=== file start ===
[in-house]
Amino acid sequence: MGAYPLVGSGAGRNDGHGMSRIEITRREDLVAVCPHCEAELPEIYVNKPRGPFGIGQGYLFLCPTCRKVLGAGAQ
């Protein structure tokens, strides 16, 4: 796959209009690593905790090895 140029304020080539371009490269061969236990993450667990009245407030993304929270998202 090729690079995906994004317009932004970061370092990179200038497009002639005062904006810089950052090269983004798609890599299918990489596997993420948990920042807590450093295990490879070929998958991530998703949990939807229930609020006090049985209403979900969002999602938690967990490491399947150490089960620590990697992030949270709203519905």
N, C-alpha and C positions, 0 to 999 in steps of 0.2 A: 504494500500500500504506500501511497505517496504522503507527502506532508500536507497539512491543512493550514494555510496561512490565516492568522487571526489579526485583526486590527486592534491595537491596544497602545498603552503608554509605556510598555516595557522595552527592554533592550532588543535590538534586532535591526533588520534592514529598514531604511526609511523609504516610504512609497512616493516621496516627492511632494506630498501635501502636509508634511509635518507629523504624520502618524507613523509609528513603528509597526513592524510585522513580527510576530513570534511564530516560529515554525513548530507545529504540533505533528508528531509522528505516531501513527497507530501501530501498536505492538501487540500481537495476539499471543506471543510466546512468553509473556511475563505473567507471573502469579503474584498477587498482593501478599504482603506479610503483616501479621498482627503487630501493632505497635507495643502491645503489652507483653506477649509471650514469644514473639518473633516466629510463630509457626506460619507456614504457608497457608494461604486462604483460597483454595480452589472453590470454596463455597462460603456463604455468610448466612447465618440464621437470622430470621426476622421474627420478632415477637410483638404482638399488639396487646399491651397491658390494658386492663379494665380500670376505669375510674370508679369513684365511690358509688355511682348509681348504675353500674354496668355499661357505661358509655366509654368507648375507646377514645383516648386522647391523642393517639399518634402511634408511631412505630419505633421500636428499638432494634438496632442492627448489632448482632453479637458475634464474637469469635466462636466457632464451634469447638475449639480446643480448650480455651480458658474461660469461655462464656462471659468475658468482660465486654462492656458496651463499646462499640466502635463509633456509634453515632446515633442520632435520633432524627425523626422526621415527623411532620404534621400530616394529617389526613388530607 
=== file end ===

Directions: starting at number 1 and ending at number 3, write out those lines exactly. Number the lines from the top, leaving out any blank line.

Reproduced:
[in-house]
Amino acid sequence: MGAYPLVGSGAGRNDGHGMSRIEITRREDLVAVCPHCEAELPEIYVNKPRGPFGIGQGYLFLCPTCRKVLGAGAQ
């Protein structure tokens, strides 16, 4: 796959209009690593905790090895 140029304020080539371009490269061969236990993450667990009245407030993304929270998202 090729690079995906994004317009932004970061370092990179200038497009002639005062904006810089950052090269983004798609890599299918990489596997993420948990920042807590450093295990490879070929998958991530998703949990939807229930609020006090049985209403979900969002999602938690967990490491399947150490089960620590990697992030949270709203519905």